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Is CRM Workable?
A few years ago, I came across this information:
gIndependent research from Gartner Group and Meta Group show that 60-70% of all CRM implementations failc Many companies spend huge amounts of time and money trying to implement esolutionsf, only to find that hardly anyone is using the software 2 months after the training ends.h
The article went on to say,
gHow many end users can stand using CRM solutions?c Many people simply refuse to use these systems, because they may have to –
· spend an extra 2 hours at the office every day entering data into a CRM system;
· spend 10 minutes to record a telephone call that only took them 30 seconds to make.h
gYou are incredibly busy and you can tolerate about 5 minutes a day worth of CRM, at which point you expect some serious resultsc. You owe it to yourself to look for the simplest methods possible in logging and tracking your activity with prospects and clients.h
Well, comprehensive CRM can cover several parts of a company – marketing, customer support, sales, contracts. The above comments seem to relate mostly to sales. Letfs stay in that vein.
My personal experience is along the same lines as the article. When I was a salesman at a small Japanese company, we set up a database with about 40 items in it. We had the core data-as-data items like name, address etc, and activity tracking items such as type of contact, when, what discussed, follow-up action, when to follow up etc. Not very complex, but still time-consuming to find each customer record, and record ALL activity as well as update the core data.
In a cycle that I repeated several times, I conscientiously updated the info for a while – maybe several days continuously, maybe a few weeks. But then Ifd get busy, and not update anything for several days. When I got around to it, I now had several hours of work to get caught up. With days having passed, my recollection became fragmentary on contacts made, follow-up etc. At that point, frankly, I just didnft bother to put in everything.
After several cycles like this, I gave up on database software, and switched to two spreadsheets. One was the core data – addresses etc. The other was the activity. I kept both to the absolute minimum set of items. This worked somewhat better. It was faster, and I saw the benefit of using the activity sheet to remind myself of when and what to follow up. (There are other benefits, worthy of another article.)
Some years later, I was deeply involved with the sales department of a global companyfs Japan subsidiary. The Japan sale staff numbered in the dozens. There was a CRM system built inhouse. I saw the same pattern again – highly inconsistent updating – for almost every salesman in the department.
That companyfs regional HQ made strenuous efforts to get the CRM system used. At one point, there were threats of being fired for failure to update at a certain level, or of reductions in salary. The companyfs position was that this information was corporate information, a duty of the salesman, and one of the activities for which base salary was paid.
As far as I know, updating continues to be quite spotty.
So, having come at this topic from three angles, maybe we conclude that, yes, CRM systems for sales use are so time-consuming that they generally fade into non-use.
But is that the whole story? What if we compared CRM usage with sales results?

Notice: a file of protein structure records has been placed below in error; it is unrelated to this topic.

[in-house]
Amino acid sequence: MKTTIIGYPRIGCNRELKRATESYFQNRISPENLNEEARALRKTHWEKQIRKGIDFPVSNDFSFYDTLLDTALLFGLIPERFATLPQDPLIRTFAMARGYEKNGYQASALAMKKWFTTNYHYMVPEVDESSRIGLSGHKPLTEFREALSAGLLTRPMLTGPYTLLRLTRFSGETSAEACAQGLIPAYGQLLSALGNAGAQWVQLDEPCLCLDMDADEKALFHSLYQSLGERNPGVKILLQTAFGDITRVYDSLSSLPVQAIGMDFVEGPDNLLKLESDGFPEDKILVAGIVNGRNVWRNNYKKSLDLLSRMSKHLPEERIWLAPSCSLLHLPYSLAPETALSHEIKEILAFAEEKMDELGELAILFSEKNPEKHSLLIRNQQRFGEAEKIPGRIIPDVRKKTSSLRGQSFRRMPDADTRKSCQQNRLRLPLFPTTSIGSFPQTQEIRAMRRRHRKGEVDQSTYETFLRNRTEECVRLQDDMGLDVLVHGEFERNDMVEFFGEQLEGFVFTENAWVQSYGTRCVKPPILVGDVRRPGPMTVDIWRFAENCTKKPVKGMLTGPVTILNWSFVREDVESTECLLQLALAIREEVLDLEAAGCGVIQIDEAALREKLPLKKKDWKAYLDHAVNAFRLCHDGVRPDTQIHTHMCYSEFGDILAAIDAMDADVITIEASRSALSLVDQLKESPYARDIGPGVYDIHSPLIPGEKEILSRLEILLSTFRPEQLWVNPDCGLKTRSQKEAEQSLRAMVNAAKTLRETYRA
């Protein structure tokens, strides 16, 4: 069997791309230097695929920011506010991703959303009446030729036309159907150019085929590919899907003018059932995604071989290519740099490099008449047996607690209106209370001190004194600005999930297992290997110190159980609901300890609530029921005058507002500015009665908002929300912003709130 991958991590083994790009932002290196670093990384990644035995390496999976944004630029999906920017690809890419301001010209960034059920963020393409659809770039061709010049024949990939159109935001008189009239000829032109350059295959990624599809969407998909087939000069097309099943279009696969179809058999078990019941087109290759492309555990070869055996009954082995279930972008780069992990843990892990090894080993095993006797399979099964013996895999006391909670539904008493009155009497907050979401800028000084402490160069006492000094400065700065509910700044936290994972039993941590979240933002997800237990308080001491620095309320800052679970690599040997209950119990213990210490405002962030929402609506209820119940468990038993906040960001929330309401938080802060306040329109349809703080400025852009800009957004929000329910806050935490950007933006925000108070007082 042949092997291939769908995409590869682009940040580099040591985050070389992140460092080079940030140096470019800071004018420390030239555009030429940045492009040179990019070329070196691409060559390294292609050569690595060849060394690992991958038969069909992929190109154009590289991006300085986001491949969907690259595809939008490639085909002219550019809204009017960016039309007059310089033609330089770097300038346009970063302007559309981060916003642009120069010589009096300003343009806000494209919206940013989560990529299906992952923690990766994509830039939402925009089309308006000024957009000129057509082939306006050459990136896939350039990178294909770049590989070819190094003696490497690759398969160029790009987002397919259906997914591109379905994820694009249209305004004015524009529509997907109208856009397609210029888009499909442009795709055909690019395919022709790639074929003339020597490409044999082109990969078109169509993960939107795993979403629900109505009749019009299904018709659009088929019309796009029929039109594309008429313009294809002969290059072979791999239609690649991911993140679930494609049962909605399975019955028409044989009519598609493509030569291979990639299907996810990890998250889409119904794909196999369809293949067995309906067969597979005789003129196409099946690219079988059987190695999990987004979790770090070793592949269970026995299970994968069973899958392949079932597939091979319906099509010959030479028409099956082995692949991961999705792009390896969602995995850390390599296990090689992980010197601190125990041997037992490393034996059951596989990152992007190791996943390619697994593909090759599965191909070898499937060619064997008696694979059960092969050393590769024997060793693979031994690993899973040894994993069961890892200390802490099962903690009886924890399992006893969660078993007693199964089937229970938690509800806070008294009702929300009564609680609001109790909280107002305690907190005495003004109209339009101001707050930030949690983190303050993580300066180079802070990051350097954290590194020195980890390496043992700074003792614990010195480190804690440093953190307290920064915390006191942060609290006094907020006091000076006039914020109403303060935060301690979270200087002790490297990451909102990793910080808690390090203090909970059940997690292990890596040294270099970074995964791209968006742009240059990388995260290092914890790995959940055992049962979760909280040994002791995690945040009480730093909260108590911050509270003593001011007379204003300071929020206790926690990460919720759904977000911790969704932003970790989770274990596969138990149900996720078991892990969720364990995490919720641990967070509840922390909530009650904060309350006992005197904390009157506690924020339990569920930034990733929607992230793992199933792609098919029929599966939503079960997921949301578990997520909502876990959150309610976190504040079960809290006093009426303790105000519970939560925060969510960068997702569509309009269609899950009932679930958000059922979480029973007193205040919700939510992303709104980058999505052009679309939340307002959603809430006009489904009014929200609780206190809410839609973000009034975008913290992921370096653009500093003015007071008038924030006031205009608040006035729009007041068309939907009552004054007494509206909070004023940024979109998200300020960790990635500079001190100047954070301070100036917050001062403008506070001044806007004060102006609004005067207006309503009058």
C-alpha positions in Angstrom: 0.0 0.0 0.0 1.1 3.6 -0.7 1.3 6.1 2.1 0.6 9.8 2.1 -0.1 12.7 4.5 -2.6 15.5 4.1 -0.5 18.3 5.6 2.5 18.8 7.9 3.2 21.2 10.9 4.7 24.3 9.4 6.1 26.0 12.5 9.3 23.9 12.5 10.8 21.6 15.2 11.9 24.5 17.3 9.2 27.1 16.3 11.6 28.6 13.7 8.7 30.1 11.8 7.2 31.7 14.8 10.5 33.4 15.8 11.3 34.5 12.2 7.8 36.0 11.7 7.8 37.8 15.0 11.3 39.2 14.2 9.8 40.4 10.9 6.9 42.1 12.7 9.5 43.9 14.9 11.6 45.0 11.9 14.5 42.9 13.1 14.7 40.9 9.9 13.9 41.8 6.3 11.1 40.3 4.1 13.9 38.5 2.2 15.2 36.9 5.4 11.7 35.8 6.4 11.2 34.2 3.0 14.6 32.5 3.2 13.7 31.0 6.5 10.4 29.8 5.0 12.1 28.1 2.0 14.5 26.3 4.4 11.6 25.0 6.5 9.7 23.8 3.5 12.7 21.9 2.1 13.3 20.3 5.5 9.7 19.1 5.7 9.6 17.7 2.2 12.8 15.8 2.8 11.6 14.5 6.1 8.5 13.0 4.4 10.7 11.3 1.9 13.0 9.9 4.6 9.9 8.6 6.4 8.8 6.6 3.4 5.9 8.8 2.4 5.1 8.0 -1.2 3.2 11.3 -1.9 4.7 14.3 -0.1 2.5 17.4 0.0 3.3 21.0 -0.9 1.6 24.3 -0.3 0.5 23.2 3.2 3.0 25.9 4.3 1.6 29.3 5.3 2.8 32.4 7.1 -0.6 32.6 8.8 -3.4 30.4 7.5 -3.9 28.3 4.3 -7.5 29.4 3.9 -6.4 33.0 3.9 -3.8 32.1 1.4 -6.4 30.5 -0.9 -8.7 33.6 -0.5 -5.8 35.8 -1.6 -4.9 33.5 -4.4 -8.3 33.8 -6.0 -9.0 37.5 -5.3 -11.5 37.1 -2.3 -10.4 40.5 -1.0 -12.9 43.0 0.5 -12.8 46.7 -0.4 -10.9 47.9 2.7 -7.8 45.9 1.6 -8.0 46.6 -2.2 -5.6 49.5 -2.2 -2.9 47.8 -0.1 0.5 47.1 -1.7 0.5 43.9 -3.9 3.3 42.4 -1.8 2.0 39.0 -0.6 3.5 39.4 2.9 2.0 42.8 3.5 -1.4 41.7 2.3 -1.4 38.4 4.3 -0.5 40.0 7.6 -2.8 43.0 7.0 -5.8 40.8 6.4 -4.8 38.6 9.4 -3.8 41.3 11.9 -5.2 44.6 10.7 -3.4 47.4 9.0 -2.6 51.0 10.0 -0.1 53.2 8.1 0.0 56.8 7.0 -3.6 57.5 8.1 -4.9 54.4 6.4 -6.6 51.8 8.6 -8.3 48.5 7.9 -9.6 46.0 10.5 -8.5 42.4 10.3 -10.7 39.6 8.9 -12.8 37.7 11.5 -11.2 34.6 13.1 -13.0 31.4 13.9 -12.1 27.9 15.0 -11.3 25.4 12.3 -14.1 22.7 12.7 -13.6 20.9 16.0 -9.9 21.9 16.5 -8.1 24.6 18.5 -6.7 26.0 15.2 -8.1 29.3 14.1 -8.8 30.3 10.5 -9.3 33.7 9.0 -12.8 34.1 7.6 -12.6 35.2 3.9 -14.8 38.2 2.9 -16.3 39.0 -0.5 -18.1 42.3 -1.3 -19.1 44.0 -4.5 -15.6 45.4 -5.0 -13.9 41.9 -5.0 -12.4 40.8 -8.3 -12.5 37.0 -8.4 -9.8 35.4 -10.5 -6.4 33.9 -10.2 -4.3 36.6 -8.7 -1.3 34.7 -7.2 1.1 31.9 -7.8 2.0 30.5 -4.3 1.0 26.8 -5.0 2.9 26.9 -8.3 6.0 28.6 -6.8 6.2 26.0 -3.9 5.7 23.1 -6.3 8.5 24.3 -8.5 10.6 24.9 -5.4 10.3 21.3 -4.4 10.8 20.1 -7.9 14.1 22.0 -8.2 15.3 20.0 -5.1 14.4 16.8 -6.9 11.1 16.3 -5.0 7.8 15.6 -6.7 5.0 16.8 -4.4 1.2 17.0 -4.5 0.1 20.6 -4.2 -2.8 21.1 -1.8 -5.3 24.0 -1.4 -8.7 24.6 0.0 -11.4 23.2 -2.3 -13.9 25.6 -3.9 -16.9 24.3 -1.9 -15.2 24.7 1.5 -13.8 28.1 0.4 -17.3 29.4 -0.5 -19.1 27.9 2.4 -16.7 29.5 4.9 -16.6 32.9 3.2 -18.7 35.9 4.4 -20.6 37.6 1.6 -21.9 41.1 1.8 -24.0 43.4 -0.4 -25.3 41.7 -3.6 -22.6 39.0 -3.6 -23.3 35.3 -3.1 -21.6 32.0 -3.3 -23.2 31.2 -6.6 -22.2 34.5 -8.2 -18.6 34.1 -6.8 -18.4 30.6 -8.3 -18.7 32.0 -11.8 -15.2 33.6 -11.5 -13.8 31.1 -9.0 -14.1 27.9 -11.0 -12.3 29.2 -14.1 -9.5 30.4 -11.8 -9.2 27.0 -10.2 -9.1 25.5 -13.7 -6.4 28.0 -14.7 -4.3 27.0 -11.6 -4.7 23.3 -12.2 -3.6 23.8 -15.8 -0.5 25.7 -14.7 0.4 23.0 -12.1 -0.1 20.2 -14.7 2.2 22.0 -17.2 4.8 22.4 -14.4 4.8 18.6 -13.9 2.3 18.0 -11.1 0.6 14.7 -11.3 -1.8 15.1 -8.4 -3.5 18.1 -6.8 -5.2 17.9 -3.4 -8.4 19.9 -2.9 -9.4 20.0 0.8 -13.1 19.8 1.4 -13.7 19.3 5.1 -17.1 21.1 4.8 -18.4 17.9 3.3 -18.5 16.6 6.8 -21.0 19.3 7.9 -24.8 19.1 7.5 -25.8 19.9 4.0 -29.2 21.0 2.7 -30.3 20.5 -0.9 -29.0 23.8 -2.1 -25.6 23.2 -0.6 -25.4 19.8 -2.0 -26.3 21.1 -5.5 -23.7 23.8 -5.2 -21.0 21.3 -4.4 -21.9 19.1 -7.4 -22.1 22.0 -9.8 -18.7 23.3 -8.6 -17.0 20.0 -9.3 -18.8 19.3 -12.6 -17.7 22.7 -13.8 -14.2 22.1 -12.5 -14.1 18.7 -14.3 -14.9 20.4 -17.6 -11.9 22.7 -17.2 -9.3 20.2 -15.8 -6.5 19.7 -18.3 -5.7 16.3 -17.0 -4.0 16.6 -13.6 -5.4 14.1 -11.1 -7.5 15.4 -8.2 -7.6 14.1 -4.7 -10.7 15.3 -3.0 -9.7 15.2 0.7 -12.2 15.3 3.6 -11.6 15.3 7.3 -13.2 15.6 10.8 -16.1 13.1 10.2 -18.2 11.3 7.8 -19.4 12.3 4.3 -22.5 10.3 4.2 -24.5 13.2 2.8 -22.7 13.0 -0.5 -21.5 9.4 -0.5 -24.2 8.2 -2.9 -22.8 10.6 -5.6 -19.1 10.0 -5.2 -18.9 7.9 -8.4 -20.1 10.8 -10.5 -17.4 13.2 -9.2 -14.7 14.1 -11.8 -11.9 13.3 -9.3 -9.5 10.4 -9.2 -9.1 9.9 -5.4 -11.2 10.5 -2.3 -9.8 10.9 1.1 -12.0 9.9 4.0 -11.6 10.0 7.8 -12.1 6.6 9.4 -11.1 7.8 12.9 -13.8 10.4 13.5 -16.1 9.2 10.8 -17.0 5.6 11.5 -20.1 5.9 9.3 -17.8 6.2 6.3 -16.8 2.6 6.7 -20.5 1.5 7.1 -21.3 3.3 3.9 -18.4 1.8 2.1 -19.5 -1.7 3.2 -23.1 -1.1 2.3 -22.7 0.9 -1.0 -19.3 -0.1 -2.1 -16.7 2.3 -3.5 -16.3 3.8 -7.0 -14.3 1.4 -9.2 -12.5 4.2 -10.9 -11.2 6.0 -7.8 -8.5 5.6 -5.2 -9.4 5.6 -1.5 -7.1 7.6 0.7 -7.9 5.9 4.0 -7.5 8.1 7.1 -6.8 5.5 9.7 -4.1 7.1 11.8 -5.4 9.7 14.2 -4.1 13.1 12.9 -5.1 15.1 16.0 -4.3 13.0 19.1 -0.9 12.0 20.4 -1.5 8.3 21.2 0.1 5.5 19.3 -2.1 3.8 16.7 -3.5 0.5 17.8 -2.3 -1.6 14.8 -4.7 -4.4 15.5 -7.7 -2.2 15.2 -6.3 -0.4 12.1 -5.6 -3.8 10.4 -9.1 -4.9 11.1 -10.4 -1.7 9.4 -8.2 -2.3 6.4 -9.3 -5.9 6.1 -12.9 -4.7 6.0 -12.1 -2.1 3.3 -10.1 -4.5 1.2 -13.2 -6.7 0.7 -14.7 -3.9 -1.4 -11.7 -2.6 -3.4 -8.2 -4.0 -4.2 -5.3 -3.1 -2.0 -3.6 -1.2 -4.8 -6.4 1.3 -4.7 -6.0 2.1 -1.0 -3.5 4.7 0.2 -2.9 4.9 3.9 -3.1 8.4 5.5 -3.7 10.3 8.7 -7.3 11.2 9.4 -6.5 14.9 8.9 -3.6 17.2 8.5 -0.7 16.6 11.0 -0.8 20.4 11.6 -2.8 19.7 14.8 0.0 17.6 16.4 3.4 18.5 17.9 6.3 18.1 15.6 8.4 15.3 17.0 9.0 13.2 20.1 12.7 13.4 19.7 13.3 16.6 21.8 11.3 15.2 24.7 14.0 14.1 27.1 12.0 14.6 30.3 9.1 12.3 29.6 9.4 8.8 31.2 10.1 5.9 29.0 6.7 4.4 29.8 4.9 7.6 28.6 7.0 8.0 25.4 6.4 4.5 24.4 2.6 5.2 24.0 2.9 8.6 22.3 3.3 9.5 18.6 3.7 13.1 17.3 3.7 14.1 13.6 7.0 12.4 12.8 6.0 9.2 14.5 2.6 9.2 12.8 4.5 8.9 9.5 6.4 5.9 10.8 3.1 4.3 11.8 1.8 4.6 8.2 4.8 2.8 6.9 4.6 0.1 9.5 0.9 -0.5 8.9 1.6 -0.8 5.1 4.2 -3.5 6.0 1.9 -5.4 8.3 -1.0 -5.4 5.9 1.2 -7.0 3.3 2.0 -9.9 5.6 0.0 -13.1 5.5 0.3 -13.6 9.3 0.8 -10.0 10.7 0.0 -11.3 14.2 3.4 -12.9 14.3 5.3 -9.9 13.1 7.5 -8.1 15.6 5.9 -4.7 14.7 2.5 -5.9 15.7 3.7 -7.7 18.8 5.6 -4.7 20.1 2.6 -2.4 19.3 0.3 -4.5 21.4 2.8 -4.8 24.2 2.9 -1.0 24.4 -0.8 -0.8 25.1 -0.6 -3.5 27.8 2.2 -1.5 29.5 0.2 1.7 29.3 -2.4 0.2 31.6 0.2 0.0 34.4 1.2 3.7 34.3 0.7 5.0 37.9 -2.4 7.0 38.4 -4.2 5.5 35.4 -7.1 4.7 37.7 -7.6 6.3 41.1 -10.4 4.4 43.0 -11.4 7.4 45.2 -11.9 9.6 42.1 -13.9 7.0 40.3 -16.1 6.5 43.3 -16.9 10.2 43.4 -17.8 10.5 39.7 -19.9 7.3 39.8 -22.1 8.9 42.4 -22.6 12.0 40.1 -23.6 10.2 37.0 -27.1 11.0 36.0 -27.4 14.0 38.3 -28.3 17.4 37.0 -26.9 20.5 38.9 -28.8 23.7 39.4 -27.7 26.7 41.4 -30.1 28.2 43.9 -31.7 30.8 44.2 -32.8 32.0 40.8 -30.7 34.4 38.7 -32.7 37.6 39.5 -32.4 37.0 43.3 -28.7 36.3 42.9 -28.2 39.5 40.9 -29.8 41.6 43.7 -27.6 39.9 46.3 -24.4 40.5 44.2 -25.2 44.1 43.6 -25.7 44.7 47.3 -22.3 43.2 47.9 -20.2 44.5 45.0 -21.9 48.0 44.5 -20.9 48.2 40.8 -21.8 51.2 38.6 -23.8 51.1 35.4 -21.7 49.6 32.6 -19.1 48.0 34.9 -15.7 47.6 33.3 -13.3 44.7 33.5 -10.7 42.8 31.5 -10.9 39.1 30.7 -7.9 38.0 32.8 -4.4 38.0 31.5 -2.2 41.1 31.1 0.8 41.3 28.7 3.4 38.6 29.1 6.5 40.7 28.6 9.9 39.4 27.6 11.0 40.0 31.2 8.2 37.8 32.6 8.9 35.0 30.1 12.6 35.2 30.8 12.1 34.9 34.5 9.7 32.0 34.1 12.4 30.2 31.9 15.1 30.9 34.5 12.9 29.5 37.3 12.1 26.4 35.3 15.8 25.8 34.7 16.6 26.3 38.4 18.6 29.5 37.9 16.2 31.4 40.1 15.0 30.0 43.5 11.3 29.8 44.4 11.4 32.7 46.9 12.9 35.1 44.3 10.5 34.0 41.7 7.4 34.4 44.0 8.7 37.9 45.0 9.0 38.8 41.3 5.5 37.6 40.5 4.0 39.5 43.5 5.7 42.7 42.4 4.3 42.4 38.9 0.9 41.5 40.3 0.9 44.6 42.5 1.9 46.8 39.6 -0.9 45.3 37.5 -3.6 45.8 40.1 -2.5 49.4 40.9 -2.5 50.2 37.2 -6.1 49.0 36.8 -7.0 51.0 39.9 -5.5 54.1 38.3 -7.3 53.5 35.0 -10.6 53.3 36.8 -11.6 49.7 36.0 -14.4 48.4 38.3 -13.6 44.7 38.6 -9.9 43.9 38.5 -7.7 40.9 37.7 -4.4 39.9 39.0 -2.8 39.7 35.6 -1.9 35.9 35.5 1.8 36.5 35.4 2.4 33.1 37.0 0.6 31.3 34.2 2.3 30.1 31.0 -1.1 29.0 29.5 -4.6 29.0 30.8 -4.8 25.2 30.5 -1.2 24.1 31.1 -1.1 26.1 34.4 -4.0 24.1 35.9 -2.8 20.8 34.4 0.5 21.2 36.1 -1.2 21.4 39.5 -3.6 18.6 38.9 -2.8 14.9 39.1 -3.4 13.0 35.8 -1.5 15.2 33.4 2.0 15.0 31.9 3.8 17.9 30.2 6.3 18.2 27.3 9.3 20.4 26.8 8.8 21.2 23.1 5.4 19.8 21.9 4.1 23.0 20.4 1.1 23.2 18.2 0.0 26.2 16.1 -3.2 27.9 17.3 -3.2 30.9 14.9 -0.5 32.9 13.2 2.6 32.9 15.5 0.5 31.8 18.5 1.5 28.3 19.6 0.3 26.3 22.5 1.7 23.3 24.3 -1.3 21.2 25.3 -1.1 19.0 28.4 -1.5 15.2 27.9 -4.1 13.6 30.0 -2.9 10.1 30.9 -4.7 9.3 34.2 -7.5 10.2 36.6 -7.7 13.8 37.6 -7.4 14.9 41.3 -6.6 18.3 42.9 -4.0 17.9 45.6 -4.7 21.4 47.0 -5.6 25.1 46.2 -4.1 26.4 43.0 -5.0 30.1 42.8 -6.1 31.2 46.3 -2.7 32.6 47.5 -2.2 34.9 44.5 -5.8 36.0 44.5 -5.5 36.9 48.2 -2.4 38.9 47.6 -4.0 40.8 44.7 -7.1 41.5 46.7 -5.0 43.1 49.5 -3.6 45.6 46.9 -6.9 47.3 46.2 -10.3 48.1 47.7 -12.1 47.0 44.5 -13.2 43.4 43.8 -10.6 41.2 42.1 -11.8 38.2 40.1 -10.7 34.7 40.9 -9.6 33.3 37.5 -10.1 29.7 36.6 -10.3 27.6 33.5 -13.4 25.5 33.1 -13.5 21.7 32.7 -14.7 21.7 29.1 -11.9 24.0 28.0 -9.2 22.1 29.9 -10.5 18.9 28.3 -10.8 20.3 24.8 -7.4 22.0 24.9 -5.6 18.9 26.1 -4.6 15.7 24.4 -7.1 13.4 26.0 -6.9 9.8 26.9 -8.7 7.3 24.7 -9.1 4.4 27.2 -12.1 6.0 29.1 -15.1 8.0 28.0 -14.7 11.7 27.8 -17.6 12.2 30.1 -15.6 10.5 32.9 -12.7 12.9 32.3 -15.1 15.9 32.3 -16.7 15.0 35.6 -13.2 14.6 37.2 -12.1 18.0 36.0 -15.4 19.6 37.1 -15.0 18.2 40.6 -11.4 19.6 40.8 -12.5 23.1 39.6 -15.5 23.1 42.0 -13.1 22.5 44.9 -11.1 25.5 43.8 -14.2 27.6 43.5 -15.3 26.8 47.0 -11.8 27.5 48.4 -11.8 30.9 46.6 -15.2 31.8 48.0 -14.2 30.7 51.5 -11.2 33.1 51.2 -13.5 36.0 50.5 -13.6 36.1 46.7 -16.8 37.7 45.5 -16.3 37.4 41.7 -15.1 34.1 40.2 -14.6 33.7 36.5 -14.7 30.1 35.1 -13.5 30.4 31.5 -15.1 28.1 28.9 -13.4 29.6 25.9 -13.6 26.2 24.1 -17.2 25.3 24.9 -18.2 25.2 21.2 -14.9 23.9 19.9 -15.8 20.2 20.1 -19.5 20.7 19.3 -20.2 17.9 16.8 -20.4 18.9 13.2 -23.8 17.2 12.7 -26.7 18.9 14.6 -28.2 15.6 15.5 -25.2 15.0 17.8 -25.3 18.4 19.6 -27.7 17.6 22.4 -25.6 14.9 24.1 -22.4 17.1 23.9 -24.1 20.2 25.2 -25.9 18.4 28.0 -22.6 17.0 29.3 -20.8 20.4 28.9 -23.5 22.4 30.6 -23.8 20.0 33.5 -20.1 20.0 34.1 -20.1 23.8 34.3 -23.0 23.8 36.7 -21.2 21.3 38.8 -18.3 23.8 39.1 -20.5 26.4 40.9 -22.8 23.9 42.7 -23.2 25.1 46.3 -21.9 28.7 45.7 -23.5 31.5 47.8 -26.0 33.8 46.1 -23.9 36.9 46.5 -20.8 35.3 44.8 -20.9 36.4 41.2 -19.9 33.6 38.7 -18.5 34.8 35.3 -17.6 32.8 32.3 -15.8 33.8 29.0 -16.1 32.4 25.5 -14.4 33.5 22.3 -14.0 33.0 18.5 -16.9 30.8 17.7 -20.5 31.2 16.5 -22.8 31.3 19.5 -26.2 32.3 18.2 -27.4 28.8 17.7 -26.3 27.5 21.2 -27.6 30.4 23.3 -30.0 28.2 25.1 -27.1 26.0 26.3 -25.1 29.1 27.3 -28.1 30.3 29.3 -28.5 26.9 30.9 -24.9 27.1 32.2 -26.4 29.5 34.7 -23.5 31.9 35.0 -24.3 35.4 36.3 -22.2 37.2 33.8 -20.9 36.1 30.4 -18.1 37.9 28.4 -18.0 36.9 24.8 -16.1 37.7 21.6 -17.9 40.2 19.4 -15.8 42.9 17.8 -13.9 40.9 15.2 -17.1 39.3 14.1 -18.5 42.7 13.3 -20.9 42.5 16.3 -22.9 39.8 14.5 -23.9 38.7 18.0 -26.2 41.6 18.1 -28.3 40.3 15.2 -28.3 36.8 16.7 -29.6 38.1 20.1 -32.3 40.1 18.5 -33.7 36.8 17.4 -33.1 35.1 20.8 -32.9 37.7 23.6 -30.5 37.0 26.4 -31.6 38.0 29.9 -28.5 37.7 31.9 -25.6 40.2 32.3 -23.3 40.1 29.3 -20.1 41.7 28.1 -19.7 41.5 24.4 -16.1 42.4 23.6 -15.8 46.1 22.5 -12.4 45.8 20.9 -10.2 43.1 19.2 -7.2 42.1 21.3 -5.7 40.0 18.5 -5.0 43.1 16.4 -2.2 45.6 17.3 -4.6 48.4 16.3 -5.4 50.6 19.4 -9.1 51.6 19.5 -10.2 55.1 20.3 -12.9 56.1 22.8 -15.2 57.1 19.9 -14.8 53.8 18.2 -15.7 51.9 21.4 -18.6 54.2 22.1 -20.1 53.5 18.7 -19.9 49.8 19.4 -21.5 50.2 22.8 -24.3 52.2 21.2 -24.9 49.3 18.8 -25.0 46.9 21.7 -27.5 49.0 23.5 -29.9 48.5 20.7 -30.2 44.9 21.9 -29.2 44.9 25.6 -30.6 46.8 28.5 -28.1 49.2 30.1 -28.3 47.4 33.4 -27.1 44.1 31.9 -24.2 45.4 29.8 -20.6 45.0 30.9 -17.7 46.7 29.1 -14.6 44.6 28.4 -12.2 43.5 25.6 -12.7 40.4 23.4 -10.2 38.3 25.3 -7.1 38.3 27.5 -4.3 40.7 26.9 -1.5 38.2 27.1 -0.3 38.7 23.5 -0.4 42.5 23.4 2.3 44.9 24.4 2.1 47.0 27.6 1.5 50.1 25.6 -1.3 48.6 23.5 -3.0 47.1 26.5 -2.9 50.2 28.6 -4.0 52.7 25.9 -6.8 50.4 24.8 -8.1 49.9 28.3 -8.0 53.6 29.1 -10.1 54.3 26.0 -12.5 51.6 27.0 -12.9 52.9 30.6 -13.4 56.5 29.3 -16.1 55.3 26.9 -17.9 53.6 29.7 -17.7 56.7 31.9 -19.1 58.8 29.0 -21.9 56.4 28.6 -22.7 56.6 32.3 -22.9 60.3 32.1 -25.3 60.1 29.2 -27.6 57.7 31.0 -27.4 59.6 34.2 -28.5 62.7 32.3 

The article mentioned above said 60% to 70% of all CRM implementations fail. Maybe that is precisely the portion that is getting mediocre or poor sales results. The global company I mentioned, had mediocre sales growth in Japan; there were other factors, of course, but maybe it is more than coincidence that low CRM usage was evident too.
What is CRM usage at top-notch companies like GE and Microsoft ? (For the latter, Microsoftfs OEM division is B2B business, applicable to this topic.) I havenft checked in detail, but I strongly suspect they do not allow their sales staff to be fragmentary in CRM system usage. If you donft do it, youfre out, period.
So on the one hand, usage of typical CRM systems is a great pain for most sales organizations. On the other hand, not doing it at all maybe one sign of a mediocre sales organization. What to do?
Two overlapping approaches come to mind:
-- Keep it simple. One crux of the matter is the time needed for data input. (Another critical point is convincing salesmen that they get benefits from the system, but thatfs another story.) Minimize the time needed, wherever you can, by whatever method you can. Split up the info into a few distinct parts, such as core data (addresses etc), activity tracking, deal status, and contact person profiles. Activity tracking is what a salesman should update every day, and is the most time consuming. For that, the closer you can get to the idea of 8 to 10 items on a spreadsheet, the better. Deal status is weekly, probably more manageable. For core data (addresses), get sales assistants to do it, or outsource it. Contact profiles are infrequent.
-- In Japan, Softbrain provides a system aimed at solving the bottleneck of data updating. They turn responses to each data item into a pull-down list. And they enable entry from these lists from a mobile phone. So the updating is fast, and can be done immediately, anywhere. That latter point helps a lot when you want your salesmen to be out of the office, with prospects, most of the time. Softbrainfs web site http://www.e-sales.jp/web/esm/index.html has information (in Japanese) about their system.
Donft give up on CRM in the sales department. But keep it simple.
Email dan.harris (at mark) mapjpn.com Dan Harris, principal
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